Caffeine has been called the most popular drug in the world. It is found naturally in over 60 plants including the coffee bean, tea leaf, kola nut and cacao pod. All over the world people consume caffeine on a daily basis in coffee, tea, cocoa, chocolate, some soft drinks, and some drugs.
Because caffeine is a stimulant, most people use it after waking up in the morning or to remain alert during the day. While it is important to note that caffeine cannot replace sleep, it can temporarily make us feel more alert by blocking sleep-inducing chemicals in the brain and increasing adrenaline production.
There is no nutritional need for caffeine in the diet. Moderate caffeine intake, however, is not associated with any recognized health risk. Three 8 oz. cups of coffee (250 milligrams of caffeine) per day is considered a moderate amount of caffeine. Six or more 8 oz. cups of coffee per day is considered excessive intake of caffeine.
Caffeine enters the bloodstream through the stomach and small intestine and can have a stimulating effect as soon as 15 minutes after it is consumed. Once in the body, caffeine will persist for several hours: it takes about 6 hours for one half of the caffeine to be eliminated. There are numerous studies to support the idea that caffeine causes physical dependence. If you suspect that you or someone you know is dependent on to caffeine, the best test is to eliminate it and look for signs of withdrawal, such as headache, fatigue and muscle pain.
Although caffeine is safe to consume in moderation, it is not recommended for children. It may negatively affect a child’s nutrition by replacing nutrient-dense foods such as milk. A child may also eat less because caffeine acts as an appetite suppressant. Caffeine can be safely eliminated from a child’s diet since there is no nutritional requirement for it.
Although the FDA does not advise against women who are pregnant or nursing to eliminate caffeine from the diet, many experts recommend limiting the amount consumed during that time to one or two 8 oz. servings per day.
Caffeine is a stimulant. In moderate doses, it can:
It has also been known to result in:
If the conditions listed under “symptoms” occur, discontinue the use of caffeine. These effects are more likely to occur if caffeine is consumed in large doses. Children and women who are nursing or pregnant should avoid caffeine. People who are taking any prescription medication should talk to their doctors before consuming caffeine.
Knowing the caffeine content of your food and drinks can help you keep caffeine intake at a healthy level so you can still reap the benefits of a good night’s sleep.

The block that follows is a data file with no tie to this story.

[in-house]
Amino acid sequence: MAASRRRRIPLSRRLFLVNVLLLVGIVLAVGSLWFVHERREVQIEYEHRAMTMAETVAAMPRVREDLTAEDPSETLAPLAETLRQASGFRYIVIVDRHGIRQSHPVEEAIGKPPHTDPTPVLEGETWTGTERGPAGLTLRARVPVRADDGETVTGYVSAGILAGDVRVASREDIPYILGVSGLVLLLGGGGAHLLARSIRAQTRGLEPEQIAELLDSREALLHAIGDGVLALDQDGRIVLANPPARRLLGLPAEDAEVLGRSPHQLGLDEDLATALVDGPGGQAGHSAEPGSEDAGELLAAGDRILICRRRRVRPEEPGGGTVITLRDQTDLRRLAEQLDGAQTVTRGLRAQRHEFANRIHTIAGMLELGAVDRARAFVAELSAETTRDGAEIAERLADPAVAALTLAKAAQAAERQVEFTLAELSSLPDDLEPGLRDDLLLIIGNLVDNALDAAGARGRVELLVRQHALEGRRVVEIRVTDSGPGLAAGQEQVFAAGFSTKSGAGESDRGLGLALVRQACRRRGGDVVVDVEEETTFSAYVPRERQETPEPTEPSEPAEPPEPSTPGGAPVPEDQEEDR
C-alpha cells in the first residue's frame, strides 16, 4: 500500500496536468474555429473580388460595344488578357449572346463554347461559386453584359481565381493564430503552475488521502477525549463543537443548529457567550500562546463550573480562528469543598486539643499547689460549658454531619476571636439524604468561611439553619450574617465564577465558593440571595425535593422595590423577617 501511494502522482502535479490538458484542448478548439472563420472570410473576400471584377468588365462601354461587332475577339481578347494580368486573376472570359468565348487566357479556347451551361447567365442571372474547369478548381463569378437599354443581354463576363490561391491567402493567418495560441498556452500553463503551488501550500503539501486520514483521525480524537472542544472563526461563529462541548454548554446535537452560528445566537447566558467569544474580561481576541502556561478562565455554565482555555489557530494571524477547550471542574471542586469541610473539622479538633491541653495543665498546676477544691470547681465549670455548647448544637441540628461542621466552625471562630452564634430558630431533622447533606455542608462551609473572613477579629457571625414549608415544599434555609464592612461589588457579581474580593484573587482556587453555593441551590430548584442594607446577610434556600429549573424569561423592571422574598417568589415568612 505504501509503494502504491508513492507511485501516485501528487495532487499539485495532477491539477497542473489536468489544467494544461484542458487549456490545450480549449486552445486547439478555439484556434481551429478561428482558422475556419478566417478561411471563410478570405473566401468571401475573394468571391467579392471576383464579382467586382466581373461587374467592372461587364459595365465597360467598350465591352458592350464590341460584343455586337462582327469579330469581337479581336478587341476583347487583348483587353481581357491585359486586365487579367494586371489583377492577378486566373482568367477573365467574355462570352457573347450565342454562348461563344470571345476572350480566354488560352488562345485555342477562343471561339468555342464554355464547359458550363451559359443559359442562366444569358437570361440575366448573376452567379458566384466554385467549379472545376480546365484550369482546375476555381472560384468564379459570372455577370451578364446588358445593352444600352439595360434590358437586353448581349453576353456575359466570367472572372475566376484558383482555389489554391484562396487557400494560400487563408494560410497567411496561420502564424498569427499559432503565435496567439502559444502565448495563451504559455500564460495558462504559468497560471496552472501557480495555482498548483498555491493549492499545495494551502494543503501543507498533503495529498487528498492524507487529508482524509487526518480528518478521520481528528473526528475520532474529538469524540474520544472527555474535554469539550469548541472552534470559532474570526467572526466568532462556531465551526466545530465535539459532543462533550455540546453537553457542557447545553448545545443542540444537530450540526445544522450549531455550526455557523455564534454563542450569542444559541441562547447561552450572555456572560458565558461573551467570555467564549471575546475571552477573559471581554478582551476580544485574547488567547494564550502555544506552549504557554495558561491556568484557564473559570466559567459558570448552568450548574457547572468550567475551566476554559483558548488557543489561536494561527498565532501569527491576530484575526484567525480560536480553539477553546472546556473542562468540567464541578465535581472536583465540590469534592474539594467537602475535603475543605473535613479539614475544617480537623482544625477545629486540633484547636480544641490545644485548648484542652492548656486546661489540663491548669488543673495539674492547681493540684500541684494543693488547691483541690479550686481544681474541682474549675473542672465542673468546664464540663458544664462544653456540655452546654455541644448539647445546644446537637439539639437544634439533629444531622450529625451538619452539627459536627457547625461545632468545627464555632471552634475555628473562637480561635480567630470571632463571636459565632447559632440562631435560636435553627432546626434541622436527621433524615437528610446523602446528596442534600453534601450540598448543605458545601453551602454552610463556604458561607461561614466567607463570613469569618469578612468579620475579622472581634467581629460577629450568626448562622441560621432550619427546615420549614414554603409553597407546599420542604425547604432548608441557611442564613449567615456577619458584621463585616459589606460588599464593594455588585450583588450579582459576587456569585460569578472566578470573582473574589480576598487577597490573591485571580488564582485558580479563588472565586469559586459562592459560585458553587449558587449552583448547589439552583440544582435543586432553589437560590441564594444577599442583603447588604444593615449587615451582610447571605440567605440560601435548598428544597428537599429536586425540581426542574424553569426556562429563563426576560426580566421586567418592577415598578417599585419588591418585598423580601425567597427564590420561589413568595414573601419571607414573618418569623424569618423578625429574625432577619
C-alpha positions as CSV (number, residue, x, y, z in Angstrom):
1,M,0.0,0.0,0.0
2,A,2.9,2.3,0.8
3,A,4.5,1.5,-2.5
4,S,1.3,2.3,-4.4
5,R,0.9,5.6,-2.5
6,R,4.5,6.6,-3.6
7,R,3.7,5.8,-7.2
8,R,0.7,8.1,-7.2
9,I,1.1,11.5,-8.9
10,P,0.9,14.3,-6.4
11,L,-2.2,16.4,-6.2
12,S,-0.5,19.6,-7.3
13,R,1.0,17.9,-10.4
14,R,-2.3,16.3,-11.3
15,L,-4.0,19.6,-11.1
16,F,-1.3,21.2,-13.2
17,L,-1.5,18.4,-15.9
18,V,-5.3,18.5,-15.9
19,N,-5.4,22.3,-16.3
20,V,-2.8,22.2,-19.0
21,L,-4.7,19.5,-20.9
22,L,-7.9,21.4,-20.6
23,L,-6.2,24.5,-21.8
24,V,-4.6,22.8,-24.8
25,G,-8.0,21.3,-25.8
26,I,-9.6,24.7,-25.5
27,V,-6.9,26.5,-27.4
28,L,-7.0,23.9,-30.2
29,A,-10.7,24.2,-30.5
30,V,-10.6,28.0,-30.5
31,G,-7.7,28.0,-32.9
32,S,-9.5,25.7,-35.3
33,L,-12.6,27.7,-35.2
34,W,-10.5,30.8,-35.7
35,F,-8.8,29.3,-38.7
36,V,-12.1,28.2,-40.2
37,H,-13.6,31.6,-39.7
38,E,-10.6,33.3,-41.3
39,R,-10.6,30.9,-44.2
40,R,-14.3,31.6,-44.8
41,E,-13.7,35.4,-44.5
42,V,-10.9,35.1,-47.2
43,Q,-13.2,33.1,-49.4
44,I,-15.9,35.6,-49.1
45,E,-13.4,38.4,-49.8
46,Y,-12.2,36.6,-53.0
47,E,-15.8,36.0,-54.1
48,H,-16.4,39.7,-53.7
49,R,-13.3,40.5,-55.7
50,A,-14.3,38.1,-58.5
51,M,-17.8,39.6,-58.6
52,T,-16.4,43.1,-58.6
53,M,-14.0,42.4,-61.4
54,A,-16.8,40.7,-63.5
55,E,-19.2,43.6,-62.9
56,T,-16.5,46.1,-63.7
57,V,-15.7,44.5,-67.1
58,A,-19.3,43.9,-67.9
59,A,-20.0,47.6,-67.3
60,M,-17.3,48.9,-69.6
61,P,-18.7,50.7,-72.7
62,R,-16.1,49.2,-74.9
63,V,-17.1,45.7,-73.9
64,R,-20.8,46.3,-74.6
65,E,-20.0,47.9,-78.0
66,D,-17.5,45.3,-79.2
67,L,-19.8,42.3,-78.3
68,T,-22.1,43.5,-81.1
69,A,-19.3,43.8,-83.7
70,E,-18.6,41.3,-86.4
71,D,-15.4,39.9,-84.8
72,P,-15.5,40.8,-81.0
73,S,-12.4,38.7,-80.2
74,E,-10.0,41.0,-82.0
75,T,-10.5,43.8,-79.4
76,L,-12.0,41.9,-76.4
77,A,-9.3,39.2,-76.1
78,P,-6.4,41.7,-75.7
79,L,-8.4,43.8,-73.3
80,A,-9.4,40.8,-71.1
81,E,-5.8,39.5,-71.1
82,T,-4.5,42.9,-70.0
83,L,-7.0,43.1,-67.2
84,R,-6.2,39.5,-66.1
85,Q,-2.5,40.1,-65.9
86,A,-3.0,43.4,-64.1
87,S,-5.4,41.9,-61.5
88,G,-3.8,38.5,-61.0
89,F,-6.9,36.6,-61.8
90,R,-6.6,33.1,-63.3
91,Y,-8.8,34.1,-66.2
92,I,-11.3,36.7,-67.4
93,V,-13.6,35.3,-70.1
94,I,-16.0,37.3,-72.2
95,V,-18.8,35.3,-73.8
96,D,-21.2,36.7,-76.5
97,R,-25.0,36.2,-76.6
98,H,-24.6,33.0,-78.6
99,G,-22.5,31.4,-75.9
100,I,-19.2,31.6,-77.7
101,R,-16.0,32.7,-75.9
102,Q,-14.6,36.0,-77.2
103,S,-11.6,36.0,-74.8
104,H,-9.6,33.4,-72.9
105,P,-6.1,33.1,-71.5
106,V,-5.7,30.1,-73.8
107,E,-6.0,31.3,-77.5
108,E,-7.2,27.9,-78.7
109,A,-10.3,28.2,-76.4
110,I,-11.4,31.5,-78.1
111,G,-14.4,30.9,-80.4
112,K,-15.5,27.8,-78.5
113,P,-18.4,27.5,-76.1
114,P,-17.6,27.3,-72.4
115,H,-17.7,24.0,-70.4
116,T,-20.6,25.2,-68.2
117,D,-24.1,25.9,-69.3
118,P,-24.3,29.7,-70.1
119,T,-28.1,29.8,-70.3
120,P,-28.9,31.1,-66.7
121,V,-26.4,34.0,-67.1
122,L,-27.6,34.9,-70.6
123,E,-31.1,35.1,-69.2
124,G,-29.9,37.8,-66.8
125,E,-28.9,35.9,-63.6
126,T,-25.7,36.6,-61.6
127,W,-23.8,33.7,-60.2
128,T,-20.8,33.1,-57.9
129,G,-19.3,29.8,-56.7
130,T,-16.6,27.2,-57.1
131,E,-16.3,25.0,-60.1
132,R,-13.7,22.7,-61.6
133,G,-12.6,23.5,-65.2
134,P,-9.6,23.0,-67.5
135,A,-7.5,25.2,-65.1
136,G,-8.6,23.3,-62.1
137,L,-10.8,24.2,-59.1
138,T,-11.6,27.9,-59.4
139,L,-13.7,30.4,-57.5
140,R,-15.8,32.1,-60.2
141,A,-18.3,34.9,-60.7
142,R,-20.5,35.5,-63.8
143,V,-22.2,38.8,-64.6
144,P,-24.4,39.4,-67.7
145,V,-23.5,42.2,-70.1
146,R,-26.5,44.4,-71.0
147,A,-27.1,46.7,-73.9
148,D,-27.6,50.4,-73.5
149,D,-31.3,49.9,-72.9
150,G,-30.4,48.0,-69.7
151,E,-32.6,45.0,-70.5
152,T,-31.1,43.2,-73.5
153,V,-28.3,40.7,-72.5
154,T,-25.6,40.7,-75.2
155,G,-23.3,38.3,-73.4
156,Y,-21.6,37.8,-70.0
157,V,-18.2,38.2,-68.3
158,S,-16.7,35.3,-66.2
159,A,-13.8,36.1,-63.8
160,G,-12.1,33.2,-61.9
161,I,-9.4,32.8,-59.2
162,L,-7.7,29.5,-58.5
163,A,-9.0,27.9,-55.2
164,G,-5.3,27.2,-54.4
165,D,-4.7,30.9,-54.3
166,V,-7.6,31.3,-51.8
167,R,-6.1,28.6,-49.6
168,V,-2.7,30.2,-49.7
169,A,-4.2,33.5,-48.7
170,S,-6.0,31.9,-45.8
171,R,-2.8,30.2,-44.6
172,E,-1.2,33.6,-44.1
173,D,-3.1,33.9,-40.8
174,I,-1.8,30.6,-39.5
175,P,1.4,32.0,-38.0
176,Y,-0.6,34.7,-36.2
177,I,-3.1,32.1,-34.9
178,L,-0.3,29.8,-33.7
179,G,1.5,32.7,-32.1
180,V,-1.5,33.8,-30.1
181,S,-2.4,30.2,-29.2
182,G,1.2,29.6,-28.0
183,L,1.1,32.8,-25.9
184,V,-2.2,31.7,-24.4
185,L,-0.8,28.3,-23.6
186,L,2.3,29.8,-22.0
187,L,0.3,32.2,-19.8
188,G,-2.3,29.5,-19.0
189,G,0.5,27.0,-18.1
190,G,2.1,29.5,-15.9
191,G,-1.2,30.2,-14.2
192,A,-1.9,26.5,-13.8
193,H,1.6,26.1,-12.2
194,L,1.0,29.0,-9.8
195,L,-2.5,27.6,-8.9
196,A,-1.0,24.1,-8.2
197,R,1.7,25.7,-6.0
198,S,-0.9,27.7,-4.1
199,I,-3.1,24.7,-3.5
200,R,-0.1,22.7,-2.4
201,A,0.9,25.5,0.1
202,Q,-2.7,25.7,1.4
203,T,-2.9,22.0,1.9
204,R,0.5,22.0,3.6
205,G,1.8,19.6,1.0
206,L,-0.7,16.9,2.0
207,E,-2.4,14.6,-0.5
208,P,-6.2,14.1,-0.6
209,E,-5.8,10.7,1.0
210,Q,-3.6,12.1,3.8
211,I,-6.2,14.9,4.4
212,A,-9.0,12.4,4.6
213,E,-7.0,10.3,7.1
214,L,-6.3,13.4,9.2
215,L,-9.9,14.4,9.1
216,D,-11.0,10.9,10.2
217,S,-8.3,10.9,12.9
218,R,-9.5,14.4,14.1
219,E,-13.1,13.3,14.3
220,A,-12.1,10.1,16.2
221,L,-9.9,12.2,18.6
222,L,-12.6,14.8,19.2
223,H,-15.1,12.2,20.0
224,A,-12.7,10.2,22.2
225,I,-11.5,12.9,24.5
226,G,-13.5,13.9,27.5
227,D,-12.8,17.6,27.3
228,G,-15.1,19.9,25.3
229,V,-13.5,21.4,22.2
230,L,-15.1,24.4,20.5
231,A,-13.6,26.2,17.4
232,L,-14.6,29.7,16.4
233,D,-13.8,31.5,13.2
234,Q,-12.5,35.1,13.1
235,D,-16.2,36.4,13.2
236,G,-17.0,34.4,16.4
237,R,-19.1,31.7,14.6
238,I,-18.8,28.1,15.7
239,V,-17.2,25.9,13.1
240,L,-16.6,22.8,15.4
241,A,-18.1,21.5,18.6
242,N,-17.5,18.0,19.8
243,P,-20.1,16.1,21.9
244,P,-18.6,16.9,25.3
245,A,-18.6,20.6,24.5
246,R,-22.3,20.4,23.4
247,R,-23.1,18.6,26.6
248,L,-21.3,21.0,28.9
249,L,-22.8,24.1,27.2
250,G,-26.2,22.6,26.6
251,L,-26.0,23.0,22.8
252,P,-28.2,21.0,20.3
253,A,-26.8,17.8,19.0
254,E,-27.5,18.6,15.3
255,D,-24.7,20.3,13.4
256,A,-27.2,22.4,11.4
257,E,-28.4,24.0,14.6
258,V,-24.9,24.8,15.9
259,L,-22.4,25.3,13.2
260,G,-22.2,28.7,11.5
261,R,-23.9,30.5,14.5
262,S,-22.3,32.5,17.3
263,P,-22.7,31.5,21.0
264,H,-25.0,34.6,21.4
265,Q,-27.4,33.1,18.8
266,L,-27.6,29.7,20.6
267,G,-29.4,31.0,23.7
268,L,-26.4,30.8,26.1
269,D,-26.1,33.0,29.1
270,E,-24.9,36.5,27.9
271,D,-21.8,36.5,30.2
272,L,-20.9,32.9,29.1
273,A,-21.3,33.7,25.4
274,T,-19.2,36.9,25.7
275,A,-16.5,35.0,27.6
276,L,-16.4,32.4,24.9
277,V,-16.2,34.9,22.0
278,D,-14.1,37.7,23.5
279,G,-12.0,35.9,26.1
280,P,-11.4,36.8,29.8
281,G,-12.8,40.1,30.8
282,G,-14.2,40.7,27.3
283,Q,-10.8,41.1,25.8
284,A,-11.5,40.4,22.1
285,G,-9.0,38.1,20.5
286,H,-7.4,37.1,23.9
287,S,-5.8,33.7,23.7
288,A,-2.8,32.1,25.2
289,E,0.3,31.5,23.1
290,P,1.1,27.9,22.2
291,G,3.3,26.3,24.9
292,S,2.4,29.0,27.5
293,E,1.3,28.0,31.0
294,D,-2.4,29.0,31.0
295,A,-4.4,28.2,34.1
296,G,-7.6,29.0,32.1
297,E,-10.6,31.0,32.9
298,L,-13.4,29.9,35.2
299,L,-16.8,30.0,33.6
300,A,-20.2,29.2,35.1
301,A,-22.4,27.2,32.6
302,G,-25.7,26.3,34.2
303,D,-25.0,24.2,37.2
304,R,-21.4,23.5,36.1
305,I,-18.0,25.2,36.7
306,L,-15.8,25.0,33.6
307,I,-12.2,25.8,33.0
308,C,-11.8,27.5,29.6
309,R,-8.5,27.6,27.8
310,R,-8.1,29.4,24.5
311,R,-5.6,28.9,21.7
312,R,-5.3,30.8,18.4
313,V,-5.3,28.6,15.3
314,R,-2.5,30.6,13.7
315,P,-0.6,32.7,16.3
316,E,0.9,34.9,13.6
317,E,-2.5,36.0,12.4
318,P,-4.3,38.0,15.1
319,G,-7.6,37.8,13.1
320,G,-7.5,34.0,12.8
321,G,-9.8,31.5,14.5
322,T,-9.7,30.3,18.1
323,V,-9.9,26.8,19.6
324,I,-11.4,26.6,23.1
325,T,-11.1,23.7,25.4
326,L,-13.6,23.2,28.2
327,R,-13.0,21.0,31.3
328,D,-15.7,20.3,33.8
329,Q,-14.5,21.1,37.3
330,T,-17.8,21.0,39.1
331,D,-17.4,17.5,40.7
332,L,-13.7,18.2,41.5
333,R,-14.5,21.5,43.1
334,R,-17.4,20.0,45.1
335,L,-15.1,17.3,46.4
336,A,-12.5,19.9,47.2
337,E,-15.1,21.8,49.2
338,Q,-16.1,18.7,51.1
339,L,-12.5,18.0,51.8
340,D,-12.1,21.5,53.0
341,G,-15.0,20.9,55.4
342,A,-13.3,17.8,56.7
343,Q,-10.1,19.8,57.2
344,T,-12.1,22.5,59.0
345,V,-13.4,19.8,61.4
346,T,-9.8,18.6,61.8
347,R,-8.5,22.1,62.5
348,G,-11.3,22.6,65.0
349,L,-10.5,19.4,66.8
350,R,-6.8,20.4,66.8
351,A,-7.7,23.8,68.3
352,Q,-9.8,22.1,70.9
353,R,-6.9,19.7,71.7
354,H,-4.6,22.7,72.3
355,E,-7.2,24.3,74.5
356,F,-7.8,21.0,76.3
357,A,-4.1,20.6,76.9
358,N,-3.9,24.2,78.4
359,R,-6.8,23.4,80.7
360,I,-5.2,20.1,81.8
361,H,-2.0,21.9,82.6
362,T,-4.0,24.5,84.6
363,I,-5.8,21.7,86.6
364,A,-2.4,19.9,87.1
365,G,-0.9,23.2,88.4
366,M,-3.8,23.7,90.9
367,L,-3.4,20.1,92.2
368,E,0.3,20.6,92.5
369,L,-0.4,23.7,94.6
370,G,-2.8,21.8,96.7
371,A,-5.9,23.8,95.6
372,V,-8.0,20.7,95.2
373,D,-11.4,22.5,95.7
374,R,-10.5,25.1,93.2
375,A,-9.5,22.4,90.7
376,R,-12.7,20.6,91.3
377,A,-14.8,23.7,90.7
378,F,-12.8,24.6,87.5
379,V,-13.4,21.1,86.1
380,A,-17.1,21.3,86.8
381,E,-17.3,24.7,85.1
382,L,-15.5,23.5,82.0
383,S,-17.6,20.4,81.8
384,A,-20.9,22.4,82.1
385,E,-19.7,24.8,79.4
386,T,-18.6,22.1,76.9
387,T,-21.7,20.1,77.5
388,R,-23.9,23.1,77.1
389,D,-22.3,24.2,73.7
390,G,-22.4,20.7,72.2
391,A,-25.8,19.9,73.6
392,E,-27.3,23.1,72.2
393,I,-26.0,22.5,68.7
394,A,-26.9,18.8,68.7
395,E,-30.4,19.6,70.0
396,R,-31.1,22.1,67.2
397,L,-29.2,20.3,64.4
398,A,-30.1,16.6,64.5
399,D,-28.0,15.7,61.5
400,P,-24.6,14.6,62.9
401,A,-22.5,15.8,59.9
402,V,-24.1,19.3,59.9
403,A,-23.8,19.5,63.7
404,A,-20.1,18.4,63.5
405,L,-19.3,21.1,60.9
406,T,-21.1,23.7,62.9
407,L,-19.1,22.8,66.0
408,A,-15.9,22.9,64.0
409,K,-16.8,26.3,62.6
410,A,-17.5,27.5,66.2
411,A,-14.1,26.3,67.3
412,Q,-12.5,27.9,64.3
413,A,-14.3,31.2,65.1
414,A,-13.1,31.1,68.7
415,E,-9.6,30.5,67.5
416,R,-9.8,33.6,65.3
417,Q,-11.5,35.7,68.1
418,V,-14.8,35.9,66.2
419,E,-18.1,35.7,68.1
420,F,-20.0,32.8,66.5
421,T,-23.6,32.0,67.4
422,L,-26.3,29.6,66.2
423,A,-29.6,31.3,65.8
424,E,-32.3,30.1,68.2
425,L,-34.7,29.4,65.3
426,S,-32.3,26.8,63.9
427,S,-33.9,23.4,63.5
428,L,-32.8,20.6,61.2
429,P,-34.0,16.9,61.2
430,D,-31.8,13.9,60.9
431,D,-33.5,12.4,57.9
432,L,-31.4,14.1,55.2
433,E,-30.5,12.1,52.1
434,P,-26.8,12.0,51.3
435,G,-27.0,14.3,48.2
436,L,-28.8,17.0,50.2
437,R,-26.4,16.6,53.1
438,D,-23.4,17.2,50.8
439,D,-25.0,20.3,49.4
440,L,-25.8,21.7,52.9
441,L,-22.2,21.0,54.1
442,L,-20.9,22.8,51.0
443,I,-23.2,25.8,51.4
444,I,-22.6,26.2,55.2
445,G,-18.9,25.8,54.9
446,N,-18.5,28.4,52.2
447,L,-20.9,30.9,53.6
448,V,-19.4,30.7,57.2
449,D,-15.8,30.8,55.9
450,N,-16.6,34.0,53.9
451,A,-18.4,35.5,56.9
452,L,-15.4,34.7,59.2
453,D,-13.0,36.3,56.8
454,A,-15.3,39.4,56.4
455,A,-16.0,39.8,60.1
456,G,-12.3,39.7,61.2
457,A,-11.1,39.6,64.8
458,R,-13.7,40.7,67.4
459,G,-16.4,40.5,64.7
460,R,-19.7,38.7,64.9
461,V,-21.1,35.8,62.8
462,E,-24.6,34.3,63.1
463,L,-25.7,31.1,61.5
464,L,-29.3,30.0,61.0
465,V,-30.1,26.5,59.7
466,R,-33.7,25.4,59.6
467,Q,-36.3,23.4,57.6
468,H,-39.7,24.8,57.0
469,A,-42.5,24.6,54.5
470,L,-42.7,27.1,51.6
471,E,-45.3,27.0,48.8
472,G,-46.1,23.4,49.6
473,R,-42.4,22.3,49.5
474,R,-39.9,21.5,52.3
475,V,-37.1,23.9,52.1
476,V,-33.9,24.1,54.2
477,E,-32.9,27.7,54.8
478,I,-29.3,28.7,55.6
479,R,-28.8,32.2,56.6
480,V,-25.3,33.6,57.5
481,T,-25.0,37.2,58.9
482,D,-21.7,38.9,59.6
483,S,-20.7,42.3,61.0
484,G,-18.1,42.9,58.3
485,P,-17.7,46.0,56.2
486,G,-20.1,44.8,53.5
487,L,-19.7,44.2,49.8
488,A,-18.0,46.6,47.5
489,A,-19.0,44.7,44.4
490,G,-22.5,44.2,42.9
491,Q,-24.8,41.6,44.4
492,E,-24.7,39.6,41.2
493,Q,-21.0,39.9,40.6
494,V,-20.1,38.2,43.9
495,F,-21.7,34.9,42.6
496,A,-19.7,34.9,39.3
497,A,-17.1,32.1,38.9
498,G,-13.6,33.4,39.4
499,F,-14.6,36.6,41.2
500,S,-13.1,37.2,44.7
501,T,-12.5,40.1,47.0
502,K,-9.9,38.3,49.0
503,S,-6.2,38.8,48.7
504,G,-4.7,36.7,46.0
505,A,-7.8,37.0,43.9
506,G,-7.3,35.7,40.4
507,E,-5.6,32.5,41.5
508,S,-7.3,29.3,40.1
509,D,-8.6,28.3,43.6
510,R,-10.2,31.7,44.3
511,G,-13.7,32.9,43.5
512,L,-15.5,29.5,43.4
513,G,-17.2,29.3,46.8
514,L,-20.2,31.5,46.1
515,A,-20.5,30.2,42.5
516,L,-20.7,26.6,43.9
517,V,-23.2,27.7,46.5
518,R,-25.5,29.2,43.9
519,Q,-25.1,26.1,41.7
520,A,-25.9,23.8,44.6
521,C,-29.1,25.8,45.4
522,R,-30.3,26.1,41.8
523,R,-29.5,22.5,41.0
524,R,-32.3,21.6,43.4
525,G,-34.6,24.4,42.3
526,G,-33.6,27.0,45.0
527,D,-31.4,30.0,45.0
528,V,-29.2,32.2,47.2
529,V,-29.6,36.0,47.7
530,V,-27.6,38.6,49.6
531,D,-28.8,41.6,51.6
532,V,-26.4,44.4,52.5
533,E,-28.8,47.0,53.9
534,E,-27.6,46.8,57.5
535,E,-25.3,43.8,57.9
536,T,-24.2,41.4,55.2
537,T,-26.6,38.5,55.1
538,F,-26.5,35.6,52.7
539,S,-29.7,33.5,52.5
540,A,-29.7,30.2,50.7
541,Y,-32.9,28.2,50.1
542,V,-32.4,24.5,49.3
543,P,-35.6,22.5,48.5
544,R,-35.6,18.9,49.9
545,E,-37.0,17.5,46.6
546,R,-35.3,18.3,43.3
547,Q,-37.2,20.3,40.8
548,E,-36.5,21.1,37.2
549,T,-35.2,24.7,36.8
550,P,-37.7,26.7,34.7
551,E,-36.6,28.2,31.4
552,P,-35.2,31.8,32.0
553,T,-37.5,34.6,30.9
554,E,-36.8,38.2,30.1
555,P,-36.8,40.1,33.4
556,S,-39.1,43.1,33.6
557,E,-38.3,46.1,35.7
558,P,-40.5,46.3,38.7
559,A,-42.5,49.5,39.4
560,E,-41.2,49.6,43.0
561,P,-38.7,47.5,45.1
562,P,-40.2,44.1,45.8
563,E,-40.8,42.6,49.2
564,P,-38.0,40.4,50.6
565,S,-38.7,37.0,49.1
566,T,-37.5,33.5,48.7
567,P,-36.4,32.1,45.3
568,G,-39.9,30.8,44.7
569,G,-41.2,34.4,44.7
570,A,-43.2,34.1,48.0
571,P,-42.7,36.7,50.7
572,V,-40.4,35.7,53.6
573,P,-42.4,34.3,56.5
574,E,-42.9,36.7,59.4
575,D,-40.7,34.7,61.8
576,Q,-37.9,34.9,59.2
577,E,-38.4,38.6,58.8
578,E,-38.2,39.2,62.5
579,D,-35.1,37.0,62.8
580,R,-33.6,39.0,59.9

In order to sleep better at night and reduce daytime sleepiness, try practicing the following sleep tips:
According to the 2001 Sleep in America poll, 43% of Americans are “very likely” to use caffeinated beverages to combat daytime sleepiness.
Greg Belenky, M.D.
Dr. Belenky received his B.A. degree in Psychology from Yale University and his M.D. degree from Stanford University. He completed an internship in internal medicine at the University of Utah, and a residency in psychiatry at Yale. Dr. Belenky is Research Professor and Director, Sleep and Performance Research Center, Washington State University Spokane. Prior to this he was Professor in the Department of Psychiatry of the Uniformed Services University of the Health Sciences and Director of the Division of Neuropsychiatry at the Walter Reed Army Institute of Research. He is a Colonel (retired) in the U.S. Army Medical Corps. He is a Fellow of the American Psychiatric Association, a member of the American Academy of Sleep Medicine, the Sleep Research Society and the European Sleep Research Society, and serves on the Board of Directors of the National Sleep Foundation. Dr. Belenky’s research ranges from basic to applied and includes sleep, sleep deprivation, and continuous operations; combat stress reactions and post-traumatic stress disorder; and the neurobiology of human behavior and adaptation. During the Gulf War (1990-91), he served as regimental psychiatrist for the U.S. Army’s Second Armored Cavalry Regiment. In addition to authoring multiple journal articles, he has edited two books on combat psychiatry (Contemporary Studies in Combat Psychiatry, Greenwood Press, 1987 and The Gulf War and Mental Health: A Comprehensive Guide, Praeger Press, 1996) and done pioneering work on sleep restriction and performance.